While the book is delightful and informative, it has come at a time when a process of churning is on in India, when much of history/facts suppressed or twisted for almost seven decades after Independence, began coming up to the surface,  resulting in a lot of conflict between the ruling and defeated political parties and impacting majorly on the lives of India’s many billions of diverse communities and religions. If you do not learn history, you cannot learn from it and hence, you are bound to suffer because of not learning from it, because of the way it shapes the future. It is quite evident that India has been a classic case of this syndrome. Independent India’s founding government did not allow much of India’s actual and important pre and post-Independence history to be part of the syllabus for education in schools and colleges.

In an article titled The Plot to Suppress Vedic Archaeology in India, written by Stephen Knapp, for Sanskriti (10 March 2018), he states: “We have to realise that there was a comprehensive strategy to overlook, cover and falsify the real history of India. Not only did invading Muslims try to do this over the centuries, but the British, while in India, also played a heavy hand in this.” In 1947, when India got freedom after centuries of being marauded and ruled over by  Mughals and British, the ruling Congress party decided to continue the suppression and alteration of history. This has created ‘minefields’, some of which like a few universities and ‘Shaheen Baghs’, have exploded and some more at least, which may explode in the future.  Two classic cases of yet unexploded minefields are the Qutub Minar and the Taj Mahal.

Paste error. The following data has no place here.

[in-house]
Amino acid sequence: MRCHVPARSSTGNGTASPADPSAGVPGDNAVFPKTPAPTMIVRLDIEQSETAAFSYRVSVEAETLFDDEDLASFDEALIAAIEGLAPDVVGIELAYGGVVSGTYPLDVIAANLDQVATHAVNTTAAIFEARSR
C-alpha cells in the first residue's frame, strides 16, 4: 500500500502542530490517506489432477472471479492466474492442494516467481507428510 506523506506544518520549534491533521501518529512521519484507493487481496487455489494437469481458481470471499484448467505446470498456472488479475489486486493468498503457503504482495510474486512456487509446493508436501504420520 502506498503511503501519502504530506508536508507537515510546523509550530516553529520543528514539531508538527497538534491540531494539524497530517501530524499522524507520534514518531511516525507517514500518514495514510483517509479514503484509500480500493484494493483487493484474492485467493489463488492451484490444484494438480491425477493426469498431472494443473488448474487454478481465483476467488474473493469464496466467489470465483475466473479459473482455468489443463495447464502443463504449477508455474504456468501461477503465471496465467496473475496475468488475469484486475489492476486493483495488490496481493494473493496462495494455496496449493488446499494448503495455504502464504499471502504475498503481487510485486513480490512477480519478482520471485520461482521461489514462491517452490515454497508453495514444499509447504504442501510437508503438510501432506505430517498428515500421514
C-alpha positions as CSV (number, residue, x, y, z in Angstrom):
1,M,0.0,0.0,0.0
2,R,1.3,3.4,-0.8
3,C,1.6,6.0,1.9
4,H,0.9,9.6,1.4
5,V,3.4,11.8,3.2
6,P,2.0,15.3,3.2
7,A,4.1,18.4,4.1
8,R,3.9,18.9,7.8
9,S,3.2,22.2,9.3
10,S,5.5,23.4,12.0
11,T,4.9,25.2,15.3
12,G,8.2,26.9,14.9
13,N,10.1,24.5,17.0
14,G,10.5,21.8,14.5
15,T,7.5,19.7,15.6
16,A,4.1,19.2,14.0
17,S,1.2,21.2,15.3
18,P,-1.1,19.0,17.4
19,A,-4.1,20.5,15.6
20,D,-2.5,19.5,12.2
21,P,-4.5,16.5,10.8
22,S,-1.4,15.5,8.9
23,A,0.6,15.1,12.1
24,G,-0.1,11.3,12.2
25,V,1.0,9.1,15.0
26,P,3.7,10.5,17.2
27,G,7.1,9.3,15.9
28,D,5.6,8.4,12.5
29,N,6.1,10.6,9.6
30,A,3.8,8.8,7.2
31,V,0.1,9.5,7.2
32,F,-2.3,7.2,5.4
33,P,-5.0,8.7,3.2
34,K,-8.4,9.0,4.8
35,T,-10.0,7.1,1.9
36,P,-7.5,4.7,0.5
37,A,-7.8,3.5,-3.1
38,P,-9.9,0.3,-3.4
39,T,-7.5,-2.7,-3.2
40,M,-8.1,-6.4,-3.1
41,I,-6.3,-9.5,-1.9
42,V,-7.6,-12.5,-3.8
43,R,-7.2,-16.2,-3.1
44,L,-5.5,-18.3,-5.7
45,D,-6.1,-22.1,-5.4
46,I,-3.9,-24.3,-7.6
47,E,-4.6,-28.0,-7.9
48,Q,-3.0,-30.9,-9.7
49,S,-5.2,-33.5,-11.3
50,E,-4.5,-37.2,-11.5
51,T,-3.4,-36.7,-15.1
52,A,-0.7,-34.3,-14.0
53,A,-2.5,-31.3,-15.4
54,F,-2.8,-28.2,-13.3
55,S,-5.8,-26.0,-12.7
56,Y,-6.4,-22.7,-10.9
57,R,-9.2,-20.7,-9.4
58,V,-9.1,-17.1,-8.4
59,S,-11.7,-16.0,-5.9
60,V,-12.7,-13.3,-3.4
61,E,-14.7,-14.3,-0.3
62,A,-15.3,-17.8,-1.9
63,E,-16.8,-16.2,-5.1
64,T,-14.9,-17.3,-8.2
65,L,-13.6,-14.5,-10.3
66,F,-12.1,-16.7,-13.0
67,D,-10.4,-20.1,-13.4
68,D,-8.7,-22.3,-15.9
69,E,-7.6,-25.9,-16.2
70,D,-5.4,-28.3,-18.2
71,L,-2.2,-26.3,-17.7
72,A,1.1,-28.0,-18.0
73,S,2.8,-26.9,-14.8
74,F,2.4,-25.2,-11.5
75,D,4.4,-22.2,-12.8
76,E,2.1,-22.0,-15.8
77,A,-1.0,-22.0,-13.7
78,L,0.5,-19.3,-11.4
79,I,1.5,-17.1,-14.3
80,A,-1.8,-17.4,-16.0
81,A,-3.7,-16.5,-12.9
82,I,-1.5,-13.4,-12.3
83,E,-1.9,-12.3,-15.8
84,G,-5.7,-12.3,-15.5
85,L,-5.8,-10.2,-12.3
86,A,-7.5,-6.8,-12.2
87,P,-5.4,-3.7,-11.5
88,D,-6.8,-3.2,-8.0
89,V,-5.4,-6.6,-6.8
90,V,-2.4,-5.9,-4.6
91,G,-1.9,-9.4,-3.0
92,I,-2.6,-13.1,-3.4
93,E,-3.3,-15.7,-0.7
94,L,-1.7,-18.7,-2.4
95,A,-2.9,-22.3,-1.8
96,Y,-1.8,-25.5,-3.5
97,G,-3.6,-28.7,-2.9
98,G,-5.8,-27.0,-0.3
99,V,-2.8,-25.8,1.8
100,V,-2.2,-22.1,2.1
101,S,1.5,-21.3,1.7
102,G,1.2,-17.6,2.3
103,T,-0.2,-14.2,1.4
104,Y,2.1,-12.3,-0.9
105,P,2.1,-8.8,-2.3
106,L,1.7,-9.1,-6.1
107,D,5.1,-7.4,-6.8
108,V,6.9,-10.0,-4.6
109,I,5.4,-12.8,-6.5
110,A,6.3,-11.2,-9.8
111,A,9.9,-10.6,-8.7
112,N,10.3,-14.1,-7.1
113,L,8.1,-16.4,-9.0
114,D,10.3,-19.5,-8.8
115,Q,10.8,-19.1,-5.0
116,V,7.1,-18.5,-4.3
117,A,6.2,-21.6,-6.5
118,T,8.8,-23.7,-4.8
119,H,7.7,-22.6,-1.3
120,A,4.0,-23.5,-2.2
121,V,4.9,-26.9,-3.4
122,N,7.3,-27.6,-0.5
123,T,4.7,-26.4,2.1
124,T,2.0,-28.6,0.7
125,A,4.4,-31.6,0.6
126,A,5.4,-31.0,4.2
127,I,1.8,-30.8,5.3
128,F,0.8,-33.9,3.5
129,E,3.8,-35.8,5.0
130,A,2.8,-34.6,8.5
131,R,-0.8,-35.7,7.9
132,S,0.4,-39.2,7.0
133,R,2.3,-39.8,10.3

Qutub Minar is the observation tower of  an observatory set up as Dhruv Sthambh (Dhruv-Pole star and stambh-tower) by noted astronomist Varah Mihir at the behest of  King Vikramaditya, much before the birth of Islam. The Arabic scripts and motifs were retro-installed by Qutb-ud-din Aibak between 1191 – 1210 AD, followed by his successors Iltutmish, Alauddin etc till 1315 AD.
Viewed from the top, Qutub Minar looks like a geometric lotus with 24 petals, denoting 24 hours of the day and an astronomical dial representing the twelve rashis (Zodiac signs). The lotus is definitely not an Islamic symbol, but an ancient vedic symbol . Mehrauli, the township adjoining the Qutub Minar is a corruption of the word Mihirawali, after Varaha Mihira,  of Vikramaditya’s court, who  lived there along with his helpers, mathematicians and technicians.
They used this observatory for astronomical study. While climbing the 365  steps, for 365 days of the year, there are 27 windows oriented to view the 27 constellations of  Vedic Astrology.

About the world-famous Taj Mahal, apart from the love stories of Shah Jahan and Mumtaz, there is a mysterious tale about secret rooms inside this monument which are not accessible to the common public.  While there are also rumours and claims by some including one Mr. P.N. Oak, about the Taj Mahal being built over ‘Tejo Mahalaya’, a Shiv temple  behind these doors, what is unusual is why the government has not allowed access to whatever is behind those doors.

Although it is for children, this book can be enjoyed by grownups too. But the possibility of some future changes in India’s history with reference to the two monuments mentioned and other aberrations or suppressed or twisted facts cannot be ruled out. Can we dare to hope that we will correct history and then learn from it?

-WordSword Features